Greytown pipeline pipe dream

2016-05-03 09:39
With KZN in the midst of a crippling drought a water project outside Greytown that could feed water from Craigieburn dam to the town appears to be at a standstill with hundreds of water pipes gathering dust on the side of the R622.

With KZN in the midst of a crippling drought a water project outside Greytown that could feed water from Craigieburn dam to the town appears to be at a standstill with hundreds of water pipes gathering dust on the side of the R622. (Ian Carbutt, The Witness)

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Pietermaritzburg - The deadline for the Greytown pipeline that will see much needed water being pumped from Craigieburn dam has been pushed to July next year — three years later than originally planned.

When operational, the pipeline is ­expected to pipe water from the ­Craigieburn dam, halfway towards Mooi River, and it is expected to give the town, with an anticipated growth of three ­percent per annum, water security for at least the next 40 years.

In the meantime The Witness has been told that Greytown’s boreholes, which are the main source of water for the town, are “dropping dramatically”.

This presents a whole new set of ­challenges to the bustling town’s frustrated inhabitants who survive on boreholes and water brought in by tankers.

A source, who requested anonymity, said it was essential that the pipeline is finished as soon as possible in order to save the town.

An article by The Witness in ­November reported that “the completion time frame has moved repeatedly from March 2014 and even on its adjusted timeline, which anticipated the project be completed by May 2016, will not be met, with authorities believing September is the most likely date”.

Last month, The Witness travelled to Greytown and came across kilometres of abandoned, half-dug trenches, ­hundreds of pipes lying out in the open and an abandoned, unfinished reservoir, with muddied plans strewn across an abandoned work station.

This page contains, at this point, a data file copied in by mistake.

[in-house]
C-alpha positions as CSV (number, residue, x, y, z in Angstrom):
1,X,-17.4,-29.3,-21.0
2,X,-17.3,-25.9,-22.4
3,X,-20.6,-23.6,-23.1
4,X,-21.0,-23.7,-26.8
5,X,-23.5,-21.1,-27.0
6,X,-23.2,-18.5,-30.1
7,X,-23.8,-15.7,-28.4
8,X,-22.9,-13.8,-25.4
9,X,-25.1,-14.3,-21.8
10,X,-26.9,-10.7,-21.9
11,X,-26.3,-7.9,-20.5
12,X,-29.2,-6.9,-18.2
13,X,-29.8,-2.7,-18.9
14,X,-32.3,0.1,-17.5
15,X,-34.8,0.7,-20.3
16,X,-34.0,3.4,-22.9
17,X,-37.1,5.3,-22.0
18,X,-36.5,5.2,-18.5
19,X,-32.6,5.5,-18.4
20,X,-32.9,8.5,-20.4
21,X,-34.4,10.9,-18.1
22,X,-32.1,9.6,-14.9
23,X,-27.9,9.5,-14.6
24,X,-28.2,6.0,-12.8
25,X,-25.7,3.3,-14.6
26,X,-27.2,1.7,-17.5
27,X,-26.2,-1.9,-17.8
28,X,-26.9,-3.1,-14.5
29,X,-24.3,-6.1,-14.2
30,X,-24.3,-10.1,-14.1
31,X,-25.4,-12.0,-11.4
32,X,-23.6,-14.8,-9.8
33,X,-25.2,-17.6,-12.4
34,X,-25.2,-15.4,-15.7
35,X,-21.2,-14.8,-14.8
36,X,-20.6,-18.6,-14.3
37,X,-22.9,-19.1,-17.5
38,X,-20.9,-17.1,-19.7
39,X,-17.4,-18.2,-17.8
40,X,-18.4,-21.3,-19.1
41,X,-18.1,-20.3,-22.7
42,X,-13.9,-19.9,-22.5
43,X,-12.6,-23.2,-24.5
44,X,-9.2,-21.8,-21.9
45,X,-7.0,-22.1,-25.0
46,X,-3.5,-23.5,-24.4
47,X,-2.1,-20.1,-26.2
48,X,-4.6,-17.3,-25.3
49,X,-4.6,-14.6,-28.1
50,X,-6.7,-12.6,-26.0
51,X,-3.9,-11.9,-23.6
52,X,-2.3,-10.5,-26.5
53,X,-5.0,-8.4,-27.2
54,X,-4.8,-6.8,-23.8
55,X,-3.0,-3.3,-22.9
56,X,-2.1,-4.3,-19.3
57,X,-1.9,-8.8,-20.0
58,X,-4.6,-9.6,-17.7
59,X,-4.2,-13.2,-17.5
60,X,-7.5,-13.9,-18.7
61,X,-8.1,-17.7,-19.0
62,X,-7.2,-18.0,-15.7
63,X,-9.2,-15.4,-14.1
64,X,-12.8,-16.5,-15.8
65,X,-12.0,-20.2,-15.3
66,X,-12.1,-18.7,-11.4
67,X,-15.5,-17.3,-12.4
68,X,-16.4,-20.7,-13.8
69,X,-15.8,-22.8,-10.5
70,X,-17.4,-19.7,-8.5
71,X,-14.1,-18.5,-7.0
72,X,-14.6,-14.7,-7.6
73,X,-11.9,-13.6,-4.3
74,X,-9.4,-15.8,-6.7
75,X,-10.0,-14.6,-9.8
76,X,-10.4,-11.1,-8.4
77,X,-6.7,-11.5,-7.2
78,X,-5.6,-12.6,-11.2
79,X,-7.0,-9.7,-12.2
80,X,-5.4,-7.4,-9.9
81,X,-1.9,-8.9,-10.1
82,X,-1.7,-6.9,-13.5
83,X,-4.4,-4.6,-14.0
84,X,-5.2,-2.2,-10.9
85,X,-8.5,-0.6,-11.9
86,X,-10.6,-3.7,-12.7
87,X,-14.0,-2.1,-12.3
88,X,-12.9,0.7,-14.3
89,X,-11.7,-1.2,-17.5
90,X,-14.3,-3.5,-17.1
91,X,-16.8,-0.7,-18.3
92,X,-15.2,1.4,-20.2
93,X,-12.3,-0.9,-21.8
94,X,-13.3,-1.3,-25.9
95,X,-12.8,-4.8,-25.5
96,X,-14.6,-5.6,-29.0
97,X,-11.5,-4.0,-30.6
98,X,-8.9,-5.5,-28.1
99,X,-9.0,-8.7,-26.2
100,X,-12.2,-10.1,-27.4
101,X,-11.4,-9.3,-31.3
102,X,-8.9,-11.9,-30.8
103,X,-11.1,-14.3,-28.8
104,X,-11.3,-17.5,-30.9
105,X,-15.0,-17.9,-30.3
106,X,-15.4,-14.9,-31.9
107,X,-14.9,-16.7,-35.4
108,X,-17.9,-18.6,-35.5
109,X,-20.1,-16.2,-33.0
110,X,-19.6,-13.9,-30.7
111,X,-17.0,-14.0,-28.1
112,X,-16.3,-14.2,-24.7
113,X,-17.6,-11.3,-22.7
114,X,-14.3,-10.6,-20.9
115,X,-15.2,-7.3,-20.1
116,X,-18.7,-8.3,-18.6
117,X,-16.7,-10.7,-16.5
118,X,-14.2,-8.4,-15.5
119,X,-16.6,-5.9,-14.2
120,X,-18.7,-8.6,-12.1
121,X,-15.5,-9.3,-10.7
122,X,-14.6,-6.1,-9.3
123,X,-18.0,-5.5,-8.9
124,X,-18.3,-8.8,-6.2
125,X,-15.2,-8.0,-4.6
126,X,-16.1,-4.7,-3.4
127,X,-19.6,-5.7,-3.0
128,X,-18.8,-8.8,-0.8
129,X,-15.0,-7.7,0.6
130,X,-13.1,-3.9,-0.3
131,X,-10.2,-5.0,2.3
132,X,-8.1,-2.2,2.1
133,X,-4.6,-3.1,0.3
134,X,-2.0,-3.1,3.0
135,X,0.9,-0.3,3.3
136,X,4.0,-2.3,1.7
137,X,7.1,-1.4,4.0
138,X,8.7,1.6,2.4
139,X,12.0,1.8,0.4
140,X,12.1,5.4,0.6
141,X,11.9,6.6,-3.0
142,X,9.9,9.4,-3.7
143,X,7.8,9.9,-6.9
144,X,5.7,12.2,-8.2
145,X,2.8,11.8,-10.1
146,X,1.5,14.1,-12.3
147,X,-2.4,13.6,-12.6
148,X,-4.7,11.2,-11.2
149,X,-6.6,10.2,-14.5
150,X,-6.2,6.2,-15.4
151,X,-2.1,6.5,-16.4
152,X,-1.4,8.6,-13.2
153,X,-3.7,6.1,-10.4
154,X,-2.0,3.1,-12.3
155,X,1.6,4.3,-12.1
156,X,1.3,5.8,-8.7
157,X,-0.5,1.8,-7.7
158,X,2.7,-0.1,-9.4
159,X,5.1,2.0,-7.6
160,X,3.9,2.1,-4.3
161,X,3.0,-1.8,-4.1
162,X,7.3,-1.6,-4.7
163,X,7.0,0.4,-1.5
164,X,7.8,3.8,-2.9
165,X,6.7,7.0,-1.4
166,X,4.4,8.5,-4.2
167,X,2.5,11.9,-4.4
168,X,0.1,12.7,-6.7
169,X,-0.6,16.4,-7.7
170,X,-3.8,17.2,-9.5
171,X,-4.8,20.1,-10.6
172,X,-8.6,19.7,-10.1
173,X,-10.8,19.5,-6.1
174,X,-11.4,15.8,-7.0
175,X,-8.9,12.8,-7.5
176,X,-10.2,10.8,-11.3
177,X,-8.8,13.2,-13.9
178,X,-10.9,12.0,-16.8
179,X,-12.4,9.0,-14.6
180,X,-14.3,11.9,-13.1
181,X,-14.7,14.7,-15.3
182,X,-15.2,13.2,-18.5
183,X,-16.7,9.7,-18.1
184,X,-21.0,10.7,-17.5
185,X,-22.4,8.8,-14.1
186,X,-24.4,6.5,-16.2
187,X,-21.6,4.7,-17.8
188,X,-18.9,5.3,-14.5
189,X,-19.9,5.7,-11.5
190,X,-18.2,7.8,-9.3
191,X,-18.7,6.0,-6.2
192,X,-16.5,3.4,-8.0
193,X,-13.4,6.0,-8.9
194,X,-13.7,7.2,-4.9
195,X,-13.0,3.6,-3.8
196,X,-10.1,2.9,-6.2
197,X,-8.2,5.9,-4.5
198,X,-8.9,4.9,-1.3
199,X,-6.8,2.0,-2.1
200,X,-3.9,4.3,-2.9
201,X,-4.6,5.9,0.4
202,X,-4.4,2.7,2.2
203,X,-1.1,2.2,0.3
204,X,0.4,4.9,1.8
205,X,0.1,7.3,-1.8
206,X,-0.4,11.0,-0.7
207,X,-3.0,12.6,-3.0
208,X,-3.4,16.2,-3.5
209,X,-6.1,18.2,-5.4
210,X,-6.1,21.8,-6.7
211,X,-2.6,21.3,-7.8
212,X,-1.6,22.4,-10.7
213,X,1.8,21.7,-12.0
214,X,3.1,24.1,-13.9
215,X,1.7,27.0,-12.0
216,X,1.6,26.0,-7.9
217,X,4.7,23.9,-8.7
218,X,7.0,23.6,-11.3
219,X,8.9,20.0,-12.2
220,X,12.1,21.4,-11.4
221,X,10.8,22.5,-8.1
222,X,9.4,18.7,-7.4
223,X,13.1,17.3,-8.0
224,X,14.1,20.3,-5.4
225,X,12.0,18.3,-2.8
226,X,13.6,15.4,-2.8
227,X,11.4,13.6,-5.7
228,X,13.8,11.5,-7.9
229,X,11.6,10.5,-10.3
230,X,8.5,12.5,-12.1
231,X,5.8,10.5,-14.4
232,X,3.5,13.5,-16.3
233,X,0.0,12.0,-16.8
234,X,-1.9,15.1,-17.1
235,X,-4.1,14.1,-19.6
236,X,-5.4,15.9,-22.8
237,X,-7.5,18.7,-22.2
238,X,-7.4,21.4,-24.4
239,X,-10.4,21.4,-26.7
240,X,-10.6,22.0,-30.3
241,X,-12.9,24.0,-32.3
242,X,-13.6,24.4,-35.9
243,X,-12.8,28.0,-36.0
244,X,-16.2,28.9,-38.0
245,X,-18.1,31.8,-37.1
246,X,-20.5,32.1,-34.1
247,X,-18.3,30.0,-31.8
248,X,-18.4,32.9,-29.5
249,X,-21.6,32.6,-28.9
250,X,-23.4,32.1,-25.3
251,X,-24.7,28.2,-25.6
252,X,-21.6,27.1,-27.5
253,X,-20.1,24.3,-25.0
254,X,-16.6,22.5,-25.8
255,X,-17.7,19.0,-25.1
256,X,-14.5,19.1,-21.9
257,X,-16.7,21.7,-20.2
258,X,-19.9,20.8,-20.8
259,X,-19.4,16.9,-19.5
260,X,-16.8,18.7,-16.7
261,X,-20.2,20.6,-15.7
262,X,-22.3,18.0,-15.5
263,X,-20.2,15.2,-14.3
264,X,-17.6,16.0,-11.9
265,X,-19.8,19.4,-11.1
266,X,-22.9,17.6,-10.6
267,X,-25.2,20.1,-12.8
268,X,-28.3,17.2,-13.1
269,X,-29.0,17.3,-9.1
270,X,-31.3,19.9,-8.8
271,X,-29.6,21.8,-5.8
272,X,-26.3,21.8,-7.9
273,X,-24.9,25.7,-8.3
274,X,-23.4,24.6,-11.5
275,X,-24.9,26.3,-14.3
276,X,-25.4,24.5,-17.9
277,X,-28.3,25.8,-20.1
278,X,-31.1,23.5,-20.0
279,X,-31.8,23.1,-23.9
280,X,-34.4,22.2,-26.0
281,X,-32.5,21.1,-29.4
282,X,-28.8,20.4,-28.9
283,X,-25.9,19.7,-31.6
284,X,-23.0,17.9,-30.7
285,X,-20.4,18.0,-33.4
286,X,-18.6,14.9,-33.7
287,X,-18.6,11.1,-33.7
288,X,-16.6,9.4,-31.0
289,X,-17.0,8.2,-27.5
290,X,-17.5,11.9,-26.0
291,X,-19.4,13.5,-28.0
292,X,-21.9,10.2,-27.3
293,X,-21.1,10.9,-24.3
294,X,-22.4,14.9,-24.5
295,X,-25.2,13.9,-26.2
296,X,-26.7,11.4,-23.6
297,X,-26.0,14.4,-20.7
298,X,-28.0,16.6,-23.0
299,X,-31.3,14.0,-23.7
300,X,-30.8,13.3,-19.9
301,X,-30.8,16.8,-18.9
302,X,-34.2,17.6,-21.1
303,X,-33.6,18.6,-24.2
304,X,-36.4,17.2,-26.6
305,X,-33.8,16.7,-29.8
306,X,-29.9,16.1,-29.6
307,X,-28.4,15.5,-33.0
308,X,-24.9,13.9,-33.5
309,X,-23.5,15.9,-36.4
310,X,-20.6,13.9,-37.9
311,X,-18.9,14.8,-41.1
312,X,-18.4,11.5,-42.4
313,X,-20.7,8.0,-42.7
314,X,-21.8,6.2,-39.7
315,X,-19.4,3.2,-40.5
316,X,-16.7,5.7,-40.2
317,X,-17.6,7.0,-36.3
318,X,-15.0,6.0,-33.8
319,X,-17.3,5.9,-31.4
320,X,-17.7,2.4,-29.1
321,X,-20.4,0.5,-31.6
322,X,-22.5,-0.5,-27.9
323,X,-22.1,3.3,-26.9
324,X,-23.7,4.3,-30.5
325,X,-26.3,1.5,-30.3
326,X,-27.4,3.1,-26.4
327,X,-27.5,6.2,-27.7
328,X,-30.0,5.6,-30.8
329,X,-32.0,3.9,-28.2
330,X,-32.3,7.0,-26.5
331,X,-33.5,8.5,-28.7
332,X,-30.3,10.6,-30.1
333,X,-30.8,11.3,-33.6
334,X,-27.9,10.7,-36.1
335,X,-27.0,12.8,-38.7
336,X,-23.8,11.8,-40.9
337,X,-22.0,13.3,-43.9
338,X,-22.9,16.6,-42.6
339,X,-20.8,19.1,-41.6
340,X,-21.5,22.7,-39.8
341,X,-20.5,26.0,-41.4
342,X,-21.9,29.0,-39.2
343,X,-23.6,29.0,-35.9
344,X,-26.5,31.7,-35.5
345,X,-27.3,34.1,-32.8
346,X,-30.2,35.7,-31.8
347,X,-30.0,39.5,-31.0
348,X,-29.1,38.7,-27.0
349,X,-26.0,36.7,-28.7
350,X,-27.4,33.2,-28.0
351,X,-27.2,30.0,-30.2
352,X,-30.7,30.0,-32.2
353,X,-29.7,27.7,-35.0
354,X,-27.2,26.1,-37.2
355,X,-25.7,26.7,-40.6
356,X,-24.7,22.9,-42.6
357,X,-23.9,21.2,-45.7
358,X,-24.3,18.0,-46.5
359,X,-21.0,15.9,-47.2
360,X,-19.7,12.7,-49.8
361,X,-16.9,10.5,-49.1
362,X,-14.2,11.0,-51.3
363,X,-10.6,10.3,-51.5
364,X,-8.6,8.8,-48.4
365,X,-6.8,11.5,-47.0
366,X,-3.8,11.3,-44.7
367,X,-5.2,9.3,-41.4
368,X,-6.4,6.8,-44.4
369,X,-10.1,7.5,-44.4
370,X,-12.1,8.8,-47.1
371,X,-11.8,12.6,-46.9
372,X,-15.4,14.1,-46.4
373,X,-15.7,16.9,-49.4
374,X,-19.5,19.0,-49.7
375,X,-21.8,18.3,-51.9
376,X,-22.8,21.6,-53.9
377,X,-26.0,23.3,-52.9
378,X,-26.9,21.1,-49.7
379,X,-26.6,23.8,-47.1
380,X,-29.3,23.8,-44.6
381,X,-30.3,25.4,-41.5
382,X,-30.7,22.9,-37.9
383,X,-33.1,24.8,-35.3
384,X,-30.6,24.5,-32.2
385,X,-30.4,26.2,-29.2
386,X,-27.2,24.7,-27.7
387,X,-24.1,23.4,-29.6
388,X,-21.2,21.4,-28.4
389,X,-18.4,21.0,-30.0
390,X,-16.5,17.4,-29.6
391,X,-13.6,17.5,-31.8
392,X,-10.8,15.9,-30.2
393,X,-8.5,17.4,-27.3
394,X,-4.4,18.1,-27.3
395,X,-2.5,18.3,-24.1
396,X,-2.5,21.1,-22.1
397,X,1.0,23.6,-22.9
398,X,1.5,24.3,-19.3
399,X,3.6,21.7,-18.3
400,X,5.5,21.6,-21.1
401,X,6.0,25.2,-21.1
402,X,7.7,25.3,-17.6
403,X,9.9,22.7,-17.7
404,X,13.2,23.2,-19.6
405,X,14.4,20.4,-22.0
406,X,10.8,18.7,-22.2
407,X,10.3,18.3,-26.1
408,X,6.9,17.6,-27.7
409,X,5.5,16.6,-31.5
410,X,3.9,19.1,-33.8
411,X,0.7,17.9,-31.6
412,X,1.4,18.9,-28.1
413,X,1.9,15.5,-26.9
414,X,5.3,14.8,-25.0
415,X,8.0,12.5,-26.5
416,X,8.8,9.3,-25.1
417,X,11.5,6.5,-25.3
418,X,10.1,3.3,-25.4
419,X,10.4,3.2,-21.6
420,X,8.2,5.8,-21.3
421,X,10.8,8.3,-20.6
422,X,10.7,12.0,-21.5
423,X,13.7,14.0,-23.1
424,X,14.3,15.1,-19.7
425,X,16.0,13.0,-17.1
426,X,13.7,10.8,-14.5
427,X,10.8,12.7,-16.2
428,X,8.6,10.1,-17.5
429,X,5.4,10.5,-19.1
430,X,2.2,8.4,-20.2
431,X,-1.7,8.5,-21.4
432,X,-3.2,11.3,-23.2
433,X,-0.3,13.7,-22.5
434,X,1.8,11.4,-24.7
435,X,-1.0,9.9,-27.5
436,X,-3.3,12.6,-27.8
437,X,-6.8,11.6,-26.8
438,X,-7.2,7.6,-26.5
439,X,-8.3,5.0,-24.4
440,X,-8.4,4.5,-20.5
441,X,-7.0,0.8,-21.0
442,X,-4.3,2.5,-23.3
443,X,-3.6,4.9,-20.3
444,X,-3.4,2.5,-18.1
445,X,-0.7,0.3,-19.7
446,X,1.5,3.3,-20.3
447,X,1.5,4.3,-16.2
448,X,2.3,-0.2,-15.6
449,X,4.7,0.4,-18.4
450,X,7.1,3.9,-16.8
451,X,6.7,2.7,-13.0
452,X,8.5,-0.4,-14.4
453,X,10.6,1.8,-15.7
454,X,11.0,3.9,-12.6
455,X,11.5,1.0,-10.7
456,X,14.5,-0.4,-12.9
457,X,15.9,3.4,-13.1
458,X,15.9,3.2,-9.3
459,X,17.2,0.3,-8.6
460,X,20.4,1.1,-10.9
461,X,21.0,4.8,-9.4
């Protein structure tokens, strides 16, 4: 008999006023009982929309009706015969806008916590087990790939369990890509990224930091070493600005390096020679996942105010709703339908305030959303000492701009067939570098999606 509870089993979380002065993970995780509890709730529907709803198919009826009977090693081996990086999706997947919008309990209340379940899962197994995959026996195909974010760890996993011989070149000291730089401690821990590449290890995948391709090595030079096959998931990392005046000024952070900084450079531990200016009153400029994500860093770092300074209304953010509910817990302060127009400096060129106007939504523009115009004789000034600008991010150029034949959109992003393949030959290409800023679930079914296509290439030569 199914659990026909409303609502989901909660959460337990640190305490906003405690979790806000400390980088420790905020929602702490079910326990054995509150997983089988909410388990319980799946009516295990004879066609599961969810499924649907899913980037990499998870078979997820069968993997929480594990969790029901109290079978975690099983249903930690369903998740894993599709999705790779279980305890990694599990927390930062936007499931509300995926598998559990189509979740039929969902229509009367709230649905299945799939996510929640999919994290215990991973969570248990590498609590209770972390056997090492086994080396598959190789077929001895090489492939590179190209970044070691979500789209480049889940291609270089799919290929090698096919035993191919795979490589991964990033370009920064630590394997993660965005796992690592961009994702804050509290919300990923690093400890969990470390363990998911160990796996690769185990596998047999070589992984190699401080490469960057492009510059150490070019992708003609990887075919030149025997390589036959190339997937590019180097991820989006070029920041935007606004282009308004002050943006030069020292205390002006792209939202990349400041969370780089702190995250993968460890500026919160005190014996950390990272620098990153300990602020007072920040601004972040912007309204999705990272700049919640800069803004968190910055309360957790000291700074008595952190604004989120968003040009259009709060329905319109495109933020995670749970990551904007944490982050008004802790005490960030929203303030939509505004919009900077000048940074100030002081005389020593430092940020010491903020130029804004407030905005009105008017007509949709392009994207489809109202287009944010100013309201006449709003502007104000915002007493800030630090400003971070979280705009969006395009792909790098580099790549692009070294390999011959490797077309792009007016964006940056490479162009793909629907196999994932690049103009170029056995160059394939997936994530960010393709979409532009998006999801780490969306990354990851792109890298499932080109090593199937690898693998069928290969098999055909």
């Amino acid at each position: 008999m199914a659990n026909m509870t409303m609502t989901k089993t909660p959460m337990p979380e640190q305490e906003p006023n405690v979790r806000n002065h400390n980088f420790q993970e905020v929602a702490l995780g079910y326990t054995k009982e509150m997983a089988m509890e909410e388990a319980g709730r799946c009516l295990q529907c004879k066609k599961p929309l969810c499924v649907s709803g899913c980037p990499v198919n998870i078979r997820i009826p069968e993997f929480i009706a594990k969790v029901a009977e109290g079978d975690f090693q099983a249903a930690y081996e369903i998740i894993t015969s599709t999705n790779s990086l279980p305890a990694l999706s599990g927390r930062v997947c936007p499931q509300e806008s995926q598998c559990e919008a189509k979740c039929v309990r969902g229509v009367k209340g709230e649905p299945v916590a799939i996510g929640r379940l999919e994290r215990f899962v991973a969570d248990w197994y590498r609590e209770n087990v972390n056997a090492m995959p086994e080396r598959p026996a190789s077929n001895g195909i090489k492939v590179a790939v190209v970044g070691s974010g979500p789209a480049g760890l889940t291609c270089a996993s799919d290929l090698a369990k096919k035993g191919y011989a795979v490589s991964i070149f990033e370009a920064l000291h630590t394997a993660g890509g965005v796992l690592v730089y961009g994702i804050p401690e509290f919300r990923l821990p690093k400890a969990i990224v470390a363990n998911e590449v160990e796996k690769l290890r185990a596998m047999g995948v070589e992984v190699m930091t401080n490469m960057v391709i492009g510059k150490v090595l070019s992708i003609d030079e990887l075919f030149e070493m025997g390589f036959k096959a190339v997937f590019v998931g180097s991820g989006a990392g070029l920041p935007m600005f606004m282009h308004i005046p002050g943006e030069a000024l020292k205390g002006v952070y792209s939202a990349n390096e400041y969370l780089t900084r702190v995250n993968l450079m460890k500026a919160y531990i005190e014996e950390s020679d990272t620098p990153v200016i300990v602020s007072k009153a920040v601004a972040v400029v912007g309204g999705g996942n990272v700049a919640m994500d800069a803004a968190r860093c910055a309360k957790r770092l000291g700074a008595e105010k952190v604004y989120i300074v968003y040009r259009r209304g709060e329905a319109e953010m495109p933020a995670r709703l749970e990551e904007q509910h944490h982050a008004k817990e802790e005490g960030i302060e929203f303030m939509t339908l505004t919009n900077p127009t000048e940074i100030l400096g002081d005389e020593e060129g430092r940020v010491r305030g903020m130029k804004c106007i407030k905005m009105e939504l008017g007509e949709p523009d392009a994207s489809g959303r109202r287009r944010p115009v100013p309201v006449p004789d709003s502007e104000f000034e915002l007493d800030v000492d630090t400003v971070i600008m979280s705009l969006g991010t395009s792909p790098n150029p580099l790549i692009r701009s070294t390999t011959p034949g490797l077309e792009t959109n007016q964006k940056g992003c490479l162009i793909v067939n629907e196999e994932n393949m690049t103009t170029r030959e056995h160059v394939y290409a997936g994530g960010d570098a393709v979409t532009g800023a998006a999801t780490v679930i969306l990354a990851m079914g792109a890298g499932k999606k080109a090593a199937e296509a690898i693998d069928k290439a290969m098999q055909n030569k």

In 2008, the Umzinyathi District started a project that would see 36 km of pipeline run from Craigieburn dam to Greytown due to the limited supply of water from Lake Merthley.

While the building and work for the project was supposed to have started in 2008, landowner meetings were ­reportedly only held in 2014 with water licences allegedly being signed in 2014.

The project finally got off the ground in early 2015 but a local source, who would not be named, said inspections conducted on the line last year presented a number of issues.

“Incomplete sections on the line, no air valves, trenches left open for ­unacceptably lengthy periods and ­bedding material washed away” could lead to double the money having to be spent on the project, said the source.

“The fact that we have been told that the completion of the project is near, is misleading.

“From almost R290 million in 2008 funding has almost doubled to close to R500 million in 2014/2015.

“It would appear that the project is only at 30% of its installation, which has taken over 12 months. Based on this, the project is going to take another two years until it is complete,” said the source.

However, Water and Sanitation Department spokesperson Sputnik Ratau said, although the project had been delayed, orders to accelerate the scheme had been given to the contractors.

“Three contractors are only working at specific spots along the 36 km route, which gives the false impression that the contractors have abandoned the sites yet in effect the work is on-going. The total cost of the project is ­expected to be R500 million. To date ­approximately R220 million has been spent.”

He said Umzinyathi Municipality had undertaken to expedite the construction by holding fortnightly meetings on site to monitor progress.

The department will also be assisting in monitoring this programme.

“The project is currently 48% ­complete. All pipes will be buried by ­December 2016 and water delivery to Greytown will start in July 2017.”

uMzinyathi District Municipality deputy municipal manager Thami ­Malunga said the first phase of the project was complete, which involved ­remedial work on the water pipeline from Lake Merthley and minor upgrades to the Greytown water treatment facility to stabilise a supply of water to Greytown and immediate surrounds.

“Phase two is partly completed and this involves some upgrades and ­improvements within Greytown,” said Malunga.

“The municipality is confident that with closer engagement with the ­contractors work can be accelerated.

“Progress has been affected due to the recent rains, however as little or no rain is expected in winter construction work is expected to be accelerated.”


Read more on:    pietermaritzburg  |  water

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